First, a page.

1. 16 Apr, 2019 1 commit
    • Jeff King's avatar
      pack-revindex: open index if necessary · 4828ce98
      Jeff King authored
      We can't create a pack revindex if we haven't actually looked at the
      index. Normally we would never get as far as creating a revindex without
      having already been looking in the pack, so this code never bothered to
      double-check that pack->index_data had been loaded.
      
      But with the new multi-pack-index feature, many code paths might not
      load the individual pack .idx at all (they'd find objects via the midx
      and then open the .pack, but not its index).
      
      This can't yet be triggered in practice, because a bug in the midx code
      means we accidentally open up the individual .idx files anyway. But in
      preparation for fixing that, let's have the revindex code check that
      everything it needs has been loaded.
      
      In most cases this will just be a quick noop. But note that this does
      introduce a possibility of error (if we have to open the index and it's
      corrupt), so load_pack_revindex() now returns a result code, and callers
      need to handle the error.
      Signed-off-by: 's avatarJeff King <peff@peff.net>
      Signed-off-by: 's avatarJunio C Hamano <gitster@pobox.com>
      4828ce98
  2. 21 Dec, 2015 1 commit
    • Jeff King's avatar
      pack-revindex: store entries directly in packed_git · 9d98bbf5
      Jeff King authored
      A pack_revindex struct has two elements: the revindex
      entries themselves, and a pointer to the packed_git. We need
      both to do lookups, because only the latter knows things
      like the number of objects in the pack.
      
      Now that packed_git contains the pack_revindex struct it's
      just as easy to pass around the packed_git itself, and we do
      not need the extra back-pointer.
      
      We can instead just store the entries directly in the pack.
      All functions which took a pack_revindex now just take a
      packed_git. We still lazy-load in find_pack_revindex, so
      most callers are unaffected.
      
      The exception is the bitmap code, which computes the
      revindex and caches the pointer when we load the bitmaps. We
      can continue to load, drop the extra cache pointer, and just
      access bitmap_git.pack.revindex directly.
      Signed-off-by: 's avatarJeff King <peff@peff.net>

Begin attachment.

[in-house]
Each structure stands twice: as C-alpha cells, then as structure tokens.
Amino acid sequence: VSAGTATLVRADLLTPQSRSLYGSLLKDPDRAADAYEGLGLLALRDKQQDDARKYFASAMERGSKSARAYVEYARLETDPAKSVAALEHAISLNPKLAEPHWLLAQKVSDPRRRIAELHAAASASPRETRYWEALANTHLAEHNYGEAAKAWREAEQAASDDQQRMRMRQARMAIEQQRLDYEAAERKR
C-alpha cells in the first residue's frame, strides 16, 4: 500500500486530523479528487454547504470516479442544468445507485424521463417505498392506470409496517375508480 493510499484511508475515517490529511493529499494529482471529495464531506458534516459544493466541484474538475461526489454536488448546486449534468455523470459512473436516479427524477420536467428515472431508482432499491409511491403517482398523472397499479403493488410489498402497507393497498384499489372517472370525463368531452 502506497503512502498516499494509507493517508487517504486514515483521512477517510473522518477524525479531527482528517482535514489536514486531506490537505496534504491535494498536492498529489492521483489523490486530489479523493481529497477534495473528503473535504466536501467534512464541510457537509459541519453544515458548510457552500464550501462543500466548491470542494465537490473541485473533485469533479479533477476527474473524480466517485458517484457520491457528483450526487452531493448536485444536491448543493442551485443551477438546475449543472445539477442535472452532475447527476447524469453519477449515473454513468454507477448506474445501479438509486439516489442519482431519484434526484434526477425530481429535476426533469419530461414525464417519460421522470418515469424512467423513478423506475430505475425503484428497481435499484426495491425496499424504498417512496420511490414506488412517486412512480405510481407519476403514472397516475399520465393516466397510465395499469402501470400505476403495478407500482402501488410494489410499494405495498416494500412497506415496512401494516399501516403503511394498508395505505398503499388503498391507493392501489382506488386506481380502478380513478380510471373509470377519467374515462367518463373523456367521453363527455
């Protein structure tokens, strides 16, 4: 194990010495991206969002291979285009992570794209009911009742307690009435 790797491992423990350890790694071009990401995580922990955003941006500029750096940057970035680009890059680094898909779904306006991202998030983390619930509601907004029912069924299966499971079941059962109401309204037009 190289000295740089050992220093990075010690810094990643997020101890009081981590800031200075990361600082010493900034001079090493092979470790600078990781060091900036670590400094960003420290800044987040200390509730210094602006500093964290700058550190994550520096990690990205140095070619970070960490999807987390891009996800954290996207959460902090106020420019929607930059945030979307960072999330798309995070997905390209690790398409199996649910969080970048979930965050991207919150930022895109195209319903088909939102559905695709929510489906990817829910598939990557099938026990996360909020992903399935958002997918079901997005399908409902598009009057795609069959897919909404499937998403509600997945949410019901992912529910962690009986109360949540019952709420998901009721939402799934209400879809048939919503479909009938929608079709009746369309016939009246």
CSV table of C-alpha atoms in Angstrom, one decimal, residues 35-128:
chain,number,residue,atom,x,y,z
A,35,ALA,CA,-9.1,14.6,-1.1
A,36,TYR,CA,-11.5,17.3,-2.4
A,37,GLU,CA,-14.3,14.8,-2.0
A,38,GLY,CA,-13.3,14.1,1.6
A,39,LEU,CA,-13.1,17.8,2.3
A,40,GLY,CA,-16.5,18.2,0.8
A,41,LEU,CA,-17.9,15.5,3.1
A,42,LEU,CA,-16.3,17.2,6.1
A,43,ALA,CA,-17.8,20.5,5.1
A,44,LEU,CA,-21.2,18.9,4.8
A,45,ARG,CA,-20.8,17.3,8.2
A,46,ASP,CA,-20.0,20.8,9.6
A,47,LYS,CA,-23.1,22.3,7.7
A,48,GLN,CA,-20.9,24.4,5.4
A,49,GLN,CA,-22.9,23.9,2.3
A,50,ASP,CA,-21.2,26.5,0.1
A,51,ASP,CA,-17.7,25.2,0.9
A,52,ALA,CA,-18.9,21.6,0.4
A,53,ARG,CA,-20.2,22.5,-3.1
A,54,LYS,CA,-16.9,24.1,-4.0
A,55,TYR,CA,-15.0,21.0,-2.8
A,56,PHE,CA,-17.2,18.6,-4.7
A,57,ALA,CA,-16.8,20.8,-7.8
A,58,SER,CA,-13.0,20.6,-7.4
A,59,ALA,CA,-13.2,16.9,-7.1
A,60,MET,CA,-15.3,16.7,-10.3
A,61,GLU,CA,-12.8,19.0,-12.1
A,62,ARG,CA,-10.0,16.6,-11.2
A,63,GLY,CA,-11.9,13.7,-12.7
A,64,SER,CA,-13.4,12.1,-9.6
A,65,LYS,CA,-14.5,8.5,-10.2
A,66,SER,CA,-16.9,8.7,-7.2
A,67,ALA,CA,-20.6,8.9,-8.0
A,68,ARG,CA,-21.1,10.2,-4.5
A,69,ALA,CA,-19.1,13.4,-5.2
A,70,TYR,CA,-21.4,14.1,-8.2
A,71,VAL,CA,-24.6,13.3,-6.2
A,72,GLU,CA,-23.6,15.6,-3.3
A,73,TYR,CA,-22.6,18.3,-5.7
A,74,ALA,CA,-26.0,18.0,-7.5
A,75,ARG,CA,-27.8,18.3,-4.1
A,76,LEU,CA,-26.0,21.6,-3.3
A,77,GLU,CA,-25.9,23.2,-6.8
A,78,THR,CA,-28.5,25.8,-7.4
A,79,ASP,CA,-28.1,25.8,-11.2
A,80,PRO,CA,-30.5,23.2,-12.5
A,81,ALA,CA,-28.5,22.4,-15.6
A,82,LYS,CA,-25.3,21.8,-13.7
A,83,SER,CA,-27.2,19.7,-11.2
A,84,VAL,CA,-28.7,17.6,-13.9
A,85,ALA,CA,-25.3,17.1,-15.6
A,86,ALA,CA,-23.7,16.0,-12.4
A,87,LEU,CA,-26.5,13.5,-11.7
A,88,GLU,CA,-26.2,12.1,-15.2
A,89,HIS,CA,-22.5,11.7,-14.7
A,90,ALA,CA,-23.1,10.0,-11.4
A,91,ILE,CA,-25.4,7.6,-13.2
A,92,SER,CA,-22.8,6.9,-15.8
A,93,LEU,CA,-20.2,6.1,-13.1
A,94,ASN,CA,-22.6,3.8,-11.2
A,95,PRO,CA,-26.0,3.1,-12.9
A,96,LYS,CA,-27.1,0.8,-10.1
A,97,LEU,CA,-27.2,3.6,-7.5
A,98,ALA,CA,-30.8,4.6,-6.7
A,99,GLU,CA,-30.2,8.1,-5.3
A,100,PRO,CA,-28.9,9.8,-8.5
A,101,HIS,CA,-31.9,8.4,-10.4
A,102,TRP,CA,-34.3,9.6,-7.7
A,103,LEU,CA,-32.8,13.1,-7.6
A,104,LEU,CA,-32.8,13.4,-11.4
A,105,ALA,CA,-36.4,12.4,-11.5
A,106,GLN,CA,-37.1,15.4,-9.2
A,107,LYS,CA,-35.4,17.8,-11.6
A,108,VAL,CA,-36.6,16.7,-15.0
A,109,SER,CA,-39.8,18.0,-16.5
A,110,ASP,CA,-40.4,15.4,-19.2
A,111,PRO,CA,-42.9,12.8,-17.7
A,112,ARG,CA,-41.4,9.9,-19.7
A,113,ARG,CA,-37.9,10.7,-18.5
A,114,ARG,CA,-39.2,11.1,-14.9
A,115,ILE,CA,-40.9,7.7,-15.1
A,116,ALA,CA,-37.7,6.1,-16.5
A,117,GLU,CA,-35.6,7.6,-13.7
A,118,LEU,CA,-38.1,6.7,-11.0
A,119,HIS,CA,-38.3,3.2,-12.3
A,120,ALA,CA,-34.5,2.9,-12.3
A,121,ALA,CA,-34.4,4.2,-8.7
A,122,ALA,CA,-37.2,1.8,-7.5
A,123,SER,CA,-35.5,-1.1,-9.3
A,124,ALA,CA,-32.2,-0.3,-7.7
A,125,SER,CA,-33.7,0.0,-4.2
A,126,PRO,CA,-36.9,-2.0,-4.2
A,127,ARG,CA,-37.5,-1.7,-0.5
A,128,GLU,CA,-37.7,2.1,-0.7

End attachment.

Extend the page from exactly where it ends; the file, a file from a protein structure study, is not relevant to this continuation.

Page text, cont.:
Signed-off-by: 's avatarJunio C Hamano <gitster@pobox.com>
      9d98bbf5
  3. 16 Jan, 2014 1 commit
    • Jeff King's avatar
      do not discard revindex when re-preparing packfiles · 1a6d8b91
      Jeff King authored
      When an object lookup fails, we re-read the objects/pack
      directory to pick up any new packfiles that may have been
      created since our last read. We also discard any pack
      revindex structs we've allocated.
      
      The discarding is a problem for the pack-bitmap code, which keeps
      a pointer to the revindex for the bitmapped pack. After the
      discard, the pointer is invalid, and we may read free()d
      memory.
      
      Other revindex users do not keep a bare pointer to the
      revindex; instead, they always access it through
      revindex_for_pack(), which lazily builds the revindex. So
      one solution is to teach the pack-bitmap code a similar
      trick. It would be slightly less efficient, but probably not
      all that noticeable.
      
      However, it turns out this discarding is not actually
      necessary. When we call reprepare_packed_git, we do not
      throw away our old pack list. We keep the existing entries,
      and only add in new ones. So there is no safety problem; we
      will still have the pack struct that matches each revindex.
      The packfile itself may go away, of course, but we are
      already prepared to handle that, and it may happen outside
      of reprepare_packed_git anyway.
      
      Throwing away the revindex may save some RAM if the pack
      never gets reused (about 12 bytes per object). But it also
      wastes some CPU time (to regenerate the index) if the pack
      does get reused. It's hard to say which is more valuable,
      but in either case, it happens very rarely (only when we
      race with a simultaneous repack). Just leaving the revindex
      in place is simple and safe both for current and future
      code.
      Signed-off-by: 's avatarJeff King <peff@peff.net>
      Signed-off-by: 's avatarJunio C Hamano <gitster@pobox.com>
      1a6d8b91
  4. 24 Oct, 2013 1 commit
  5. 23 Aug, 2008 1 commit
  6. 24 Jun, 2008 1 commit
  7. 01 Mar, 2008 1 commit